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OMAHA, Neb. (AP) - Soaring numbers in a monthly survey of business supply managers suggest economic conditions are improving in nine Midwest and Plains states.

 

More than three dozen organizations have accepted invitations to take part in the inaugural parade after President-elect Donald Trump is sworn in Jan. 20, the Presidential Inaugural Committee announced. More than 8,000 participants will represent the various groups. A list of the organizations:

— 1st Cavalry Division Horse Cavalry Detachment, Fort Hood, Texas

— 1st Infantry Division Commanding General's Mounted Color Guard, Fort Riley, Kansas

— Boone County Elite 4-H Equestrian Drill Team, Burlington, Kentucky

(Information from: The Commercial Appeal, http://www.commercialappeal.com)

MEMPHIS, Tenn. (AP) - One-year-old formerly conjoined twin girls from Nigeria are continuing their recovery at a Tennessee hospital.

The Commercial Appeal  reports the parents of Miracle and Testimony Ayeni are delighted by their progress. Mary Ayeni says her daughters "eat whatever you put in front of them."

Arkansas Prosecutor says Christmas shooting justified

Jan 2, 2017
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BATESVILLE, Ark. (AP) - A prosecutor says no police officers will face charges for the fatal shooting of a Mississippi man on Christmas Day.

Prosecutor Don McSpadden tells the Batesville Daily Guard (http://bit.ly/2hK4rkd) that the death of 33-year-old Joseph Garcia was "tragic but justified." Garcia, who was from Collinsville, Mississippi, died in the shooting Dec. 25 near Batesville, about 75 miles northeast of Little Rock.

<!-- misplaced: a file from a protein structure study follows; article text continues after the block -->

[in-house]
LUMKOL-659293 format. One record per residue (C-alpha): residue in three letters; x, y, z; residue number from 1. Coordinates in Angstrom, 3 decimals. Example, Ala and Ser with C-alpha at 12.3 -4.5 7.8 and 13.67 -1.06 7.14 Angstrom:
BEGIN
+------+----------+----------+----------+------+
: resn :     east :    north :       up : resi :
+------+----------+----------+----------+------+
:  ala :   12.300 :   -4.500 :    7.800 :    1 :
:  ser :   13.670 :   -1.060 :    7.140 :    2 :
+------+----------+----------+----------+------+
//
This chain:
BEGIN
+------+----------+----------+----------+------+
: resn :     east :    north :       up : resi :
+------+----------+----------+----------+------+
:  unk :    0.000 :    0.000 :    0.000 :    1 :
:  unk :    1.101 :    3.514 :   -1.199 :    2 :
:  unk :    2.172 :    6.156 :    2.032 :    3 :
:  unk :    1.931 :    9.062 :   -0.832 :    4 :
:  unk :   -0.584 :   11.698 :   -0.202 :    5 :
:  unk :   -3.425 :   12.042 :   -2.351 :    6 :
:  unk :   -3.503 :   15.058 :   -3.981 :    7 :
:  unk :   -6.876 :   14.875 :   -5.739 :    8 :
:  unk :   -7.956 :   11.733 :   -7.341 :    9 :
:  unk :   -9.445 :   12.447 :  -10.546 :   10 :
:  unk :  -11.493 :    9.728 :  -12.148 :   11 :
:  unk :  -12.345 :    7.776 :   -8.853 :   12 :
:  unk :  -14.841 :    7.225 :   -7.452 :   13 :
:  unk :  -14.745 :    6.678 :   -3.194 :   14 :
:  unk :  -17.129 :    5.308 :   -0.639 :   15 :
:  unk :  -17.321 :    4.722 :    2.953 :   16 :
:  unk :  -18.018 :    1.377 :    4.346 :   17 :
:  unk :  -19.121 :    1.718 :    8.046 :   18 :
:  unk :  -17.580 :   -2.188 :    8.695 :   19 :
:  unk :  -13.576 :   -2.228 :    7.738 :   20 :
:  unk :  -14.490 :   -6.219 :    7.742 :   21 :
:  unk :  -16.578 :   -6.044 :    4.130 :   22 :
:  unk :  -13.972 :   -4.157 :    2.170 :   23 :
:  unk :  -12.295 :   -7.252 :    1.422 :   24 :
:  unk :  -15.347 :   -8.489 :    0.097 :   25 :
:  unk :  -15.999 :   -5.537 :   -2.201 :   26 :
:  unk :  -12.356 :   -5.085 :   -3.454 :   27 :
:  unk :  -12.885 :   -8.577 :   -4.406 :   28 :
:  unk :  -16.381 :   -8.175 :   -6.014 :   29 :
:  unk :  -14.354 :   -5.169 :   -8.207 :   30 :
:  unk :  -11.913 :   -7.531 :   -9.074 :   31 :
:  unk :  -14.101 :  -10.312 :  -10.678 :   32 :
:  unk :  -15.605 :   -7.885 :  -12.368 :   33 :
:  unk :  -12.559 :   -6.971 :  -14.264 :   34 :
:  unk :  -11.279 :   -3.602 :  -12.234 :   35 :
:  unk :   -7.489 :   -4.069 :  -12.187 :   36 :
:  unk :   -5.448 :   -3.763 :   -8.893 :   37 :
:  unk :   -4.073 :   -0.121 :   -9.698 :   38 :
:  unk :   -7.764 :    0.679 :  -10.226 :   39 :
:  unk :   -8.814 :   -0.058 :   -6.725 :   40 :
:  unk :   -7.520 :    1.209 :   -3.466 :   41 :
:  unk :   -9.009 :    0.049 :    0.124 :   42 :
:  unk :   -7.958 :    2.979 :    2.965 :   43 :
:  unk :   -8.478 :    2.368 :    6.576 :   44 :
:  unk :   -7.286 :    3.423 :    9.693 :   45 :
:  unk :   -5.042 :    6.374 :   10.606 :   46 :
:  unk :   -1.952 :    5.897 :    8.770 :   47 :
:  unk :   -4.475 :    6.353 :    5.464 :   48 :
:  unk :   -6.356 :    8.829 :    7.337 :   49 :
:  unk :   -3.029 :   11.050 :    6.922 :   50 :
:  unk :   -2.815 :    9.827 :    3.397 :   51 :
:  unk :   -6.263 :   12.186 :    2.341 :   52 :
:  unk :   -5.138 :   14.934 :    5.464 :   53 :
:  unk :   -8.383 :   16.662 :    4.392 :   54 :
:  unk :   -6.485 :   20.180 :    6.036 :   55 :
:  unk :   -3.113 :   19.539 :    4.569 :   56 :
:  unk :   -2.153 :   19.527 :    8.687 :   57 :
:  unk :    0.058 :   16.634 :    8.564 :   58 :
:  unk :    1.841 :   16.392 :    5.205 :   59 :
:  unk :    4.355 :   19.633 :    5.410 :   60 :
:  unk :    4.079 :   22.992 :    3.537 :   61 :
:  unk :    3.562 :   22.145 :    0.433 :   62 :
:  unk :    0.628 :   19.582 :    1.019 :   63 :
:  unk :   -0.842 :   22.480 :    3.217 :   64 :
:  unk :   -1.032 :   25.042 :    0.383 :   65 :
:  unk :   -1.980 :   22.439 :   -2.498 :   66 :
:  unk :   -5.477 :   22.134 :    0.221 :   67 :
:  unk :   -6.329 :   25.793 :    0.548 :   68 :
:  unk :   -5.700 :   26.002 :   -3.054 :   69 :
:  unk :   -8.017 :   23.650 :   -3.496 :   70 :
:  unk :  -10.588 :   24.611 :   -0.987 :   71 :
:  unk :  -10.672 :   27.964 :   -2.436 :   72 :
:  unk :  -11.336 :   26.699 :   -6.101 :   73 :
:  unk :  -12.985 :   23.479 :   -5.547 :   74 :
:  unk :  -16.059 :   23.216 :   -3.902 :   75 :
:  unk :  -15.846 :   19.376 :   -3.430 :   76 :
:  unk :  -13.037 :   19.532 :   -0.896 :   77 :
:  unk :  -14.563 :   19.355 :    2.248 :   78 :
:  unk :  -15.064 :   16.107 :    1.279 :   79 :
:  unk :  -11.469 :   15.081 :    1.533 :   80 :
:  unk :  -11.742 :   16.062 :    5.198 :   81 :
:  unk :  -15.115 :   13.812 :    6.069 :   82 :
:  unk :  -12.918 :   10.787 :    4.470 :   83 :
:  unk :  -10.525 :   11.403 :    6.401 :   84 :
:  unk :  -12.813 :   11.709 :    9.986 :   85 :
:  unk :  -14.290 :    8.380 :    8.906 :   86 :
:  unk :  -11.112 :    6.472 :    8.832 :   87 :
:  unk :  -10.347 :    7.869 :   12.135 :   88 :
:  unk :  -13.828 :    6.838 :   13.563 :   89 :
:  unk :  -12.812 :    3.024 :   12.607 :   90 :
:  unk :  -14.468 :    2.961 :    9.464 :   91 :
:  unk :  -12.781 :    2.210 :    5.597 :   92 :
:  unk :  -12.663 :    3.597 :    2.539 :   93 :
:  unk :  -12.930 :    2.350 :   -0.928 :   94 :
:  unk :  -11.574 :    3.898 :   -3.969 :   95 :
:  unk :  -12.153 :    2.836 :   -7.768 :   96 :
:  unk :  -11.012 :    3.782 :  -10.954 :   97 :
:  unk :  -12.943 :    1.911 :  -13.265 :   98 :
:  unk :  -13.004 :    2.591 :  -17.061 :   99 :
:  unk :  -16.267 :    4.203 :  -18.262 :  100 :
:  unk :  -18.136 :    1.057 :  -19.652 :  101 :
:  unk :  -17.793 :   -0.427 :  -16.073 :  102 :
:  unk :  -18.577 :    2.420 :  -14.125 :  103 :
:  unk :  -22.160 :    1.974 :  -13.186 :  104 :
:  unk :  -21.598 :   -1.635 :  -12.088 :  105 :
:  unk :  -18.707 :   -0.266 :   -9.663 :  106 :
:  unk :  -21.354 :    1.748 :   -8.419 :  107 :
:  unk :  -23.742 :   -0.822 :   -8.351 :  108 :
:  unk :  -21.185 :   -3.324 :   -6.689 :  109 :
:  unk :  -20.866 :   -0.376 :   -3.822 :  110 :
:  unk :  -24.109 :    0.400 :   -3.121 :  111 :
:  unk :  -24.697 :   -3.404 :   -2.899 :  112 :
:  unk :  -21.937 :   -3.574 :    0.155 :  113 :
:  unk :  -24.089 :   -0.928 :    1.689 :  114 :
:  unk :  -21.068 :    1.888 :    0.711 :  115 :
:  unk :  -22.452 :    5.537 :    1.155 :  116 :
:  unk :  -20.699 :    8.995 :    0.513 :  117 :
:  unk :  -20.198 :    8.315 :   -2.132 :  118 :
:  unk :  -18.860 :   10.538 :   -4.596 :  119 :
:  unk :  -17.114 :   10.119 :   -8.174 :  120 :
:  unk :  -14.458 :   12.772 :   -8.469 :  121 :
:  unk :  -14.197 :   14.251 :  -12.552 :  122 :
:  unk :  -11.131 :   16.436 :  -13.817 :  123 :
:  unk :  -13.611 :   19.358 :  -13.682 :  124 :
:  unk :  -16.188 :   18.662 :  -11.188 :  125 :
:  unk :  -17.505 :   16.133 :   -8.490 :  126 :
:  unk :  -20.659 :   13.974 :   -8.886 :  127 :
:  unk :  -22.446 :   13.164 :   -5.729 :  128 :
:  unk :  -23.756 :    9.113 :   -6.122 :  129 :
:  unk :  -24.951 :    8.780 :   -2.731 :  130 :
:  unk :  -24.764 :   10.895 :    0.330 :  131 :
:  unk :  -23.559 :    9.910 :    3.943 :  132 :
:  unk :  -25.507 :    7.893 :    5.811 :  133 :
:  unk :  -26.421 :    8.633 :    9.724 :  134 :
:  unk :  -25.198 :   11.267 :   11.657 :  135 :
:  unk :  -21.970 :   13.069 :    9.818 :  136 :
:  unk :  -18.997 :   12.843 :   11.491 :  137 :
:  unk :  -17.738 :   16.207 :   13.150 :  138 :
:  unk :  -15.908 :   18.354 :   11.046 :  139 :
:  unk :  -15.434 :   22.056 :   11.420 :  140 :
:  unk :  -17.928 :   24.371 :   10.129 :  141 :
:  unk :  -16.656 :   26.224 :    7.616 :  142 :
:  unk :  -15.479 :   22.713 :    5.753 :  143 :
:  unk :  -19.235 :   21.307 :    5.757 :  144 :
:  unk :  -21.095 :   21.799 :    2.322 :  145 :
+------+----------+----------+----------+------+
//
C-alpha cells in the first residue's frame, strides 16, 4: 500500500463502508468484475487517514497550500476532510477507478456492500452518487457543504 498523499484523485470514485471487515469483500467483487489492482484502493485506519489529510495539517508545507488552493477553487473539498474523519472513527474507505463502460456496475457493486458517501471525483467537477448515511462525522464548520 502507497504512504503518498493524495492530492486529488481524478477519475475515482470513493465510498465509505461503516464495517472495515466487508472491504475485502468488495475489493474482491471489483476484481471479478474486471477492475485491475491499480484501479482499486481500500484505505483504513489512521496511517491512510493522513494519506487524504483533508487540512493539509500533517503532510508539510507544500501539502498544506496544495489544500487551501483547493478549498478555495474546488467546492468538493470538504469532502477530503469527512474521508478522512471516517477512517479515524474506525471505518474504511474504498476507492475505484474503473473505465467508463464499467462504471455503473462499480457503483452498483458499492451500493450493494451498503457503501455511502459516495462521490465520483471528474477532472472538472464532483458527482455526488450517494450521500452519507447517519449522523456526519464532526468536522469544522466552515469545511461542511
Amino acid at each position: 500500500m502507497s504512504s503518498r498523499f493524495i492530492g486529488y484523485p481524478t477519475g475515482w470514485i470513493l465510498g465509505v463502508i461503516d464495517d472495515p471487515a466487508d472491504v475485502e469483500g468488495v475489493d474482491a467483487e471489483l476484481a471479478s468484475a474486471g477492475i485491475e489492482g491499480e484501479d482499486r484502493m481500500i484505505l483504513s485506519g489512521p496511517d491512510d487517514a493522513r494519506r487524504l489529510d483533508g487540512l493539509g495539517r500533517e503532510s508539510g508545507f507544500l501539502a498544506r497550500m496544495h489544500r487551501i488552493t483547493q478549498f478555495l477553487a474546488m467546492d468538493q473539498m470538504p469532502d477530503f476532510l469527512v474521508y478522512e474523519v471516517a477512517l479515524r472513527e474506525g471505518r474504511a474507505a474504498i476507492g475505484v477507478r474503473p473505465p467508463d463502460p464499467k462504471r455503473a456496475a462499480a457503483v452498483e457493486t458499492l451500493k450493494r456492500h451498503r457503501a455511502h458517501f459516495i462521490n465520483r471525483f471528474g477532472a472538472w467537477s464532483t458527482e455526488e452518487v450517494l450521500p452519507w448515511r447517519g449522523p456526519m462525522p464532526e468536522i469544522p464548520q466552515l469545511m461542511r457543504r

DELLWOOD, Mo. (AP) - Missouri Gov.-elect Eric Greitens has named leaders for his public safety team.

Greitens announced Monday that Drew Juden, director of public safety in Sikeston, will be his director of public safety. Greg Favre, command staff officer for the St. Louis Fire Department, will be deputy director.

JEFFERSON CITY, Mo. (AP) - Ethics and right-to-work bills are among the top priorities for Missouri Republican legislative leaders and GOP Gov.-elect Eric Greitens.   Lawmakers return Wednesday to the Capitol for the roughly five-month 2017 session.   Republicans hold supermajorities in both chambers but have been checked by outgoing Democratic Gov. Jay Nixon. He was barred by term limits from seeking re-election.   Greitens might be a closer ally to GOP lawmakers.

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NASHVILLE, Tenn. (AP) - A Tennessee group of businesses is charging into the fiery debate over how to balance LGBT rights and religious conviction.

About 300 companies, from health-care giant HCA to FedEx, have joined under the moniker Tennessee Thrives to oppose religious objection and bathroom bills, like the one in North Carolina that has stirred a months-long uproar.

Companies in other GOP-led states have successfully voiced opposition under similar names: Georgia Prospers, Opportunity West Virginia, Missouri Competes.

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WASHINGTON (AP) — The stakes confronting Republicans determined to dismantle President Barack Obama's health care law were evident in one recent encounter between an Ohio congressman and a constituent.

"He said, 'Now you guys own it. Now fix it. It's on your watch now,'" recalled GOP Rep. Pat Tiberi, chairman of a pivotal health subcommittee. "And this is a supporter."

LITTLE ROCK (AP) --A former U.S. senator who defended an impeached president and a former U.S. representative who helped draft articles of impeachment against another president are among the notable Arkansans who died during 2016.

Former governor and Sen. Dale Bumpers died New Year's Day at age 90 and former U.S. Rep. Ray Thornton died April 13 at age 87.